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article imageInterview: Why are open-source security vulnerabilities rising? Special

By Tim Sandle     Dec 6, 2017 in Business
Open-source vulnerabilities are increasing, according to a new survey, that this presents concerns for businesses. But is enough being done? Not according to Guy Podjarny, CEO and co-founder of Snyk.
Open-source vulnerabilities in 2016 were bad, with an increase of 53.8 percent in relation to the number of security concerns. 2017 has been little better, with a 39.1 percent over last year.
There are multiple reasons for this, as drawn out in the Snyk annualThe State of Open Source Security’ report. To find out what companies and individuals can do better to protect themselves Digital Journal spoke with Guy Podjarny, CEO and co-founder of Snyk.
Digital Journal: How is the open source landscape changing?
Guy Podjarny: Open Source Software (OSS) adoption is growing at a mind-blowing pace, with millions of OSS components downloaded billions of times a month and more than doubling every two years. In addition, OSS is now heavily used in organisations big and small, by roughly 80-90% of commercial software developers.
DJ: What’s the current state of risk from open-source security vulnerabilities?
Podjarny: The risk from OSS vulnerabilities is at an all-time high. The number of discovered vulnerabilities in such components grew by over 50 percent last year, and while OSS maintainers fix those issues within 16 days on average, they rarely audit their code. As a result, an average vulnerability takes 2.5 years to be uncovered.
Attackers exploit these vulnerabilities shortly after disclosure, equipping attack botnets with automated exploits within the day, and the Equifax breach best demonstrates the type of damage they can incur.
DJ: Is this level of risk set to increase into 2018?
Podjarny: Unfortunately, yes. While well intentioned, OSS maintainers are ill equipped to secure their projects, paving the path to another record year of disclosed OSS vulnerabilities. These maintainers don’t have a good way of notifying users about such vulnerabilities, and so developers continue to use vulnerable components long after a fix is released.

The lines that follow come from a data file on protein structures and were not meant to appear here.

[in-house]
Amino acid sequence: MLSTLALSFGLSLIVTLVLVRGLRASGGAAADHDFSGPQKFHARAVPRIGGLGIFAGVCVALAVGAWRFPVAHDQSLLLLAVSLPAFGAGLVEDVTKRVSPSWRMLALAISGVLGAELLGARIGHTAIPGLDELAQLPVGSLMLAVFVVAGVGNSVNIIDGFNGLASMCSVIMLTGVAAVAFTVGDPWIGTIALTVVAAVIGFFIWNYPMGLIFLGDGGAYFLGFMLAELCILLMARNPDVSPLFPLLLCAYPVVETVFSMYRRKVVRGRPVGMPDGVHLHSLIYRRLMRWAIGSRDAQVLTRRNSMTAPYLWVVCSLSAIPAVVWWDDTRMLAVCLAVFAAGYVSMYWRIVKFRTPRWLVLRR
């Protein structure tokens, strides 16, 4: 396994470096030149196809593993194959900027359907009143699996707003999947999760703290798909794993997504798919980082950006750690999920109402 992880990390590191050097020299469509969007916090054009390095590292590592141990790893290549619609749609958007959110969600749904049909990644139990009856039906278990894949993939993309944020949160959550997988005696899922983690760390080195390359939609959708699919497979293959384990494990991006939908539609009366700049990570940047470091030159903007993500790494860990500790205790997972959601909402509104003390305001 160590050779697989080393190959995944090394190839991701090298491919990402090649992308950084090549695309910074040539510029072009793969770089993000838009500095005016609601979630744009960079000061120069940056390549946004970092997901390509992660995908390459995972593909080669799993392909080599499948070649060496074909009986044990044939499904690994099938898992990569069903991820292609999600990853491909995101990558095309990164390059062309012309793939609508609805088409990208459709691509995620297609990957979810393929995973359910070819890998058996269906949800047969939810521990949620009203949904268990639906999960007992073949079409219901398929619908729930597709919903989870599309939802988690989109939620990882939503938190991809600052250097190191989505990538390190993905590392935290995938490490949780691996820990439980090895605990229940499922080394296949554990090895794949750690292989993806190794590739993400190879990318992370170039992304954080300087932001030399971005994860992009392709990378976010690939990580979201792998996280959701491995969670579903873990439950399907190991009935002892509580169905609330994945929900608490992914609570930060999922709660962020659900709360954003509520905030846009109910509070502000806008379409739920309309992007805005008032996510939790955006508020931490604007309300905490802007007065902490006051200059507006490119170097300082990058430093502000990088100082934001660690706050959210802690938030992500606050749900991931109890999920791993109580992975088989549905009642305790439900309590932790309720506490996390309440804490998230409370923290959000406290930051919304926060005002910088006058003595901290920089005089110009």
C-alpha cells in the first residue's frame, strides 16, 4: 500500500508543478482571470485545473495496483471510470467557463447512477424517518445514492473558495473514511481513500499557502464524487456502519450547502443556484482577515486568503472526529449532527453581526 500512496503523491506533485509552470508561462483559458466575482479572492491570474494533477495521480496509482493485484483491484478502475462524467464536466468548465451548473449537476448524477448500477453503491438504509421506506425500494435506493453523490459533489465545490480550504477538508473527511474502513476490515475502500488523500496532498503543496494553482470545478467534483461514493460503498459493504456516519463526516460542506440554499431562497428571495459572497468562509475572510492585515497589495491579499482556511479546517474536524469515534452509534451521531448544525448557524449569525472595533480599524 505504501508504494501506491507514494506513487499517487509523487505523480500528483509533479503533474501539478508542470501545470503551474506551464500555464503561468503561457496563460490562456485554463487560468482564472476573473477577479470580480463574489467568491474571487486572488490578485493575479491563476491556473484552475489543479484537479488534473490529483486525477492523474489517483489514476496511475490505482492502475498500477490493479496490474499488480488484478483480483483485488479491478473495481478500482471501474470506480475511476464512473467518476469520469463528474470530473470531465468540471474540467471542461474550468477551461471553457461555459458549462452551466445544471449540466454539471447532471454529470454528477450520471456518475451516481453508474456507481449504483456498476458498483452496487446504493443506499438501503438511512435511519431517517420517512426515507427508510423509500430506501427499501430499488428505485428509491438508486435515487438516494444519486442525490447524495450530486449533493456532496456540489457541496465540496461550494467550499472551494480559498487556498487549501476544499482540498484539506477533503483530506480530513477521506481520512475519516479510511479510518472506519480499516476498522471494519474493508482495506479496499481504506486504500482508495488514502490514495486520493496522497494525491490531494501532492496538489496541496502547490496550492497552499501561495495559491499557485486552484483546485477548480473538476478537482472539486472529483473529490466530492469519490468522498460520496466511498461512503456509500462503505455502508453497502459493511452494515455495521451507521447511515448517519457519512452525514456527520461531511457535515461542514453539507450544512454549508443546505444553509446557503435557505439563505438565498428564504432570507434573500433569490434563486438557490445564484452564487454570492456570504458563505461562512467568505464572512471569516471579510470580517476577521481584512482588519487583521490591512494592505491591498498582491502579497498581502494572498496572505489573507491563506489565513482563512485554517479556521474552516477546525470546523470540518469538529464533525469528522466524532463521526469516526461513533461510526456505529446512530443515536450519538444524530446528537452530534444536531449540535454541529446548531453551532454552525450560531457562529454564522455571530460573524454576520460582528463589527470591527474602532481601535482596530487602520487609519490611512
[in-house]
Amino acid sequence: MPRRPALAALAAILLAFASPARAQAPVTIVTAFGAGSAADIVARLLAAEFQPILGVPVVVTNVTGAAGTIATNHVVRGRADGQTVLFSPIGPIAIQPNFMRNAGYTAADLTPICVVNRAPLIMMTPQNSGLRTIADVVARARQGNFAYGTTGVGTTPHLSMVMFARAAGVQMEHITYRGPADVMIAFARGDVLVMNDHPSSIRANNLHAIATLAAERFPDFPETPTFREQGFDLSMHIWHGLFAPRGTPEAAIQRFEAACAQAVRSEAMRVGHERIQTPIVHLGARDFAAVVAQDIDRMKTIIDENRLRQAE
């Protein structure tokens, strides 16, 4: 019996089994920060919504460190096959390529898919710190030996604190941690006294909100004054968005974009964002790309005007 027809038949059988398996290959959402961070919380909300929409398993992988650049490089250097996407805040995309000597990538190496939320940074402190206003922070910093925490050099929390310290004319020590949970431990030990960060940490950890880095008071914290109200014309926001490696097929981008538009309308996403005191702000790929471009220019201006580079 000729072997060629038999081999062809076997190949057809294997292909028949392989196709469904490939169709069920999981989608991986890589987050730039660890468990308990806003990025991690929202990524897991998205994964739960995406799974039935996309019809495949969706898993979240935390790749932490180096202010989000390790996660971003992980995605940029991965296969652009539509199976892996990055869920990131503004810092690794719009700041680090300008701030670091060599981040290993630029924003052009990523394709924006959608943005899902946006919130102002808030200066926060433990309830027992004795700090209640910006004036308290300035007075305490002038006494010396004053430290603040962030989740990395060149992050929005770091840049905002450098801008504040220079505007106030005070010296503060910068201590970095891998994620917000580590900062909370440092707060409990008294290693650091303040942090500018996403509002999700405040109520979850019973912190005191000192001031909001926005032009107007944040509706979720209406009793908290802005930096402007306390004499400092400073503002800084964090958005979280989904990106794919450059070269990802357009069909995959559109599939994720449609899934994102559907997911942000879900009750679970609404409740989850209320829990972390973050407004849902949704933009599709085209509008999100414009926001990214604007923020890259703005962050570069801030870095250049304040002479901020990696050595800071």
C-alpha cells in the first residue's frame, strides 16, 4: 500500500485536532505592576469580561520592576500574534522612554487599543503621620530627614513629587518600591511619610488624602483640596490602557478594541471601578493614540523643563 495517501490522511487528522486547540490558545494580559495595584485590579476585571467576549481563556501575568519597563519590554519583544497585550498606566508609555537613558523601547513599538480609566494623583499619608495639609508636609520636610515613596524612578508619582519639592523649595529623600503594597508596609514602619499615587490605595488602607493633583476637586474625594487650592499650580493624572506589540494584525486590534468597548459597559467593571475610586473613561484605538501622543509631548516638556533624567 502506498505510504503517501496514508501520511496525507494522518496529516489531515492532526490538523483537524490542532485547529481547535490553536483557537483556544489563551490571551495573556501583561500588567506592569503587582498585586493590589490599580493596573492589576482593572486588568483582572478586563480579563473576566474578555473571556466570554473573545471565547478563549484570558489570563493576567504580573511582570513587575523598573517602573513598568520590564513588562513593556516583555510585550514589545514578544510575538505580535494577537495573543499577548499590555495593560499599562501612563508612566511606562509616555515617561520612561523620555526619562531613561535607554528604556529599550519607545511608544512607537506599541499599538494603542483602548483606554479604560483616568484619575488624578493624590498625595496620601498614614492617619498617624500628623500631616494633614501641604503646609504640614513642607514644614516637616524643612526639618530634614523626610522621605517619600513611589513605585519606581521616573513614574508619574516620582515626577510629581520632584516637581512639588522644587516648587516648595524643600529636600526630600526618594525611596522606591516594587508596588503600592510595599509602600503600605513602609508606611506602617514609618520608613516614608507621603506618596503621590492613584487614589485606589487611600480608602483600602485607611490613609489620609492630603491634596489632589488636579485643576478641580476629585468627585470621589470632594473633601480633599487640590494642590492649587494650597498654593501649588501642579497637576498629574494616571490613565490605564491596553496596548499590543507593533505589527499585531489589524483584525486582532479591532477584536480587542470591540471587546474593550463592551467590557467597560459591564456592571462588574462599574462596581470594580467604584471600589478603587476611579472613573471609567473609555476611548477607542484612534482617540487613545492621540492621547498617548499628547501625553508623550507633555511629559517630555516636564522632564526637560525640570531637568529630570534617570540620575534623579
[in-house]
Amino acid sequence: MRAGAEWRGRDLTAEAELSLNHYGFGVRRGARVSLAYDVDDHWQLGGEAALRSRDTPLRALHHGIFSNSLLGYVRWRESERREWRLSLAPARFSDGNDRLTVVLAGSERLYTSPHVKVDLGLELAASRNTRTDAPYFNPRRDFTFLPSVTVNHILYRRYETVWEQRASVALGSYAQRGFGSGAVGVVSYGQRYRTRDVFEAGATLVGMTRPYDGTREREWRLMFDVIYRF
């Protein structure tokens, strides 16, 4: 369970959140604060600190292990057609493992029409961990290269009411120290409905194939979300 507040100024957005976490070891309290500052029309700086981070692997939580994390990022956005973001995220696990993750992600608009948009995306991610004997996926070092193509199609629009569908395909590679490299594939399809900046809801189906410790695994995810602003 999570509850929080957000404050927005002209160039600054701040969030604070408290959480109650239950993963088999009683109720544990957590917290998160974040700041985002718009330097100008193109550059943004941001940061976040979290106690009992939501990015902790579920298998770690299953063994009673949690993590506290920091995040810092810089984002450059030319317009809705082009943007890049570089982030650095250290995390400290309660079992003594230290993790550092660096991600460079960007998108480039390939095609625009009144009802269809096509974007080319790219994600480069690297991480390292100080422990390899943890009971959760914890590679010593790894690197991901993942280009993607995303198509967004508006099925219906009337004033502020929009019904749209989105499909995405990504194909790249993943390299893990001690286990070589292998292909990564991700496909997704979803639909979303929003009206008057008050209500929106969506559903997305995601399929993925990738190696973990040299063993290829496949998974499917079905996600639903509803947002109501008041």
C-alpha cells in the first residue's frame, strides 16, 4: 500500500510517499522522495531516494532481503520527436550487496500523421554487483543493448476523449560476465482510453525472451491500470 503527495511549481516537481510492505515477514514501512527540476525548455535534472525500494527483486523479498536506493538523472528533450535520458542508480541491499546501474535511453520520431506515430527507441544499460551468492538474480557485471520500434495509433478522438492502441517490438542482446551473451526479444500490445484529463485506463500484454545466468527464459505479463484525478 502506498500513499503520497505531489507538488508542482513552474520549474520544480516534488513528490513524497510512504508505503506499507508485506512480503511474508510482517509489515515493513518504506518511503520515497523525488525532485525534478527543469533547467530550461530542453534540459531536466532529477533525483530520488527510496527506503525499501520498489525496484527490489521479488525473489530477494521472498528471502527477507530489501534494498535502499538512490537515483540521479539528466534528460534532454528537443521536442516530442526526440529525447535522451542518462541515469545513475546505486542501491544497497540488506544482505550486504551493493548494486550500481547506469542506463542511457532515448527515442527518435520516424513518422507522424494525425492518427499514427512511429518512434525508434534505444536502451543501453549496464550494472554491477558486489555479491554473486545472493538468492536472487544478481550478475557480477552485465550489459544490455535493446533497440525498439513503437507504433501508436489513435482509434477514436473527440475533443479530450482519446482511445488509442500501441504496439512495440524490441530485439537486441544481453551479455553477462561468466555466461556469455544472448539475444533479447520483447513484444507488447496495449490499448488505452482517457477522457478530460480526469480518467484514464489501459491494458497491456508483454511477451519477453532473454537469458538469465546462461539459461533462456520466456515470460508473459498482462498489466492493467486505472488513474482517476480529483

DJ: How did you conduct your survey based on these problems?
Podjarny: We reached out to developers through multiple developer-oriented publications, several open source foundations and social networks, gathering information from both consumers and maintainers of open source projects. We augmented this information with public data about vulnerabilities and open source activity, and further added insights from Snyk’s open source vulnerability database.
DJ: How much of this is disclosed to the public?
Podjarny: Most of the information we used in this report is publicly available, and the rest is gathered into the report. We’re happy to share the raw survey data with any who asks, properly anonymized.
DJ: Where do most of the threats come from?
Podjarny: Known vulnerabilities in OSS components are typically exploited using automated exploit tools. These are often used in attacks targeting specific corporations, but are most widely used in broad botnets. Since each vulnerability has many potential victims, a single exploit kit can successfully and efficiently compromise many companies.
DJ: Should maintainers of software carry out code audits more regularly and if so, how regularly?
Podjarny: While maintainers should try and audit their code at least annually, they often don’t have the tools or knowledge on how to invoke it. A more promising path for OSS security is to get consumers, often working in security conscious and well budgeted firms, to use their tools and expertise to audit the projects they use, and responsibly report the findings back – ideally even including a fix.
DJ: How can businesses ensure their systems are up-to-date?
Podjarny: Businesses should understand they alone are responsible for securing their open source components. They should use automated tools that track their use of OSS and highlight known security flaws. Lastly, they need to put the tools and processes in place so when a new vulnerability is disclosed, they will discover and patch it faster than attackers can exploit it.
DJ: What else can businesses do to boost security related to open source?
Podjarny: Developers within businesses often have better security expertise and tools than the unbudgeted OSS maintainers, and can use those to audit some of the OSS projects they use. Having more OSS consumers contribute security knowledge and findings back is the only way to scale open source security.
DJ: What other services does Snyk offer to businesses?
Podjarny: Snyk helps developers use open source code and stay secure, using its vulnerability database and developer friendly tools to help businesses and OSS maintainers find and fix vulnerabilities without slowing down.
The Snyk annual ‘The State of Open Source Security’ report used data from a survey completed with over 500 open-source maintainers and users, Snyk internal data, information published by RedHat Linux and data gathered by scanning GitHub and package management registries.
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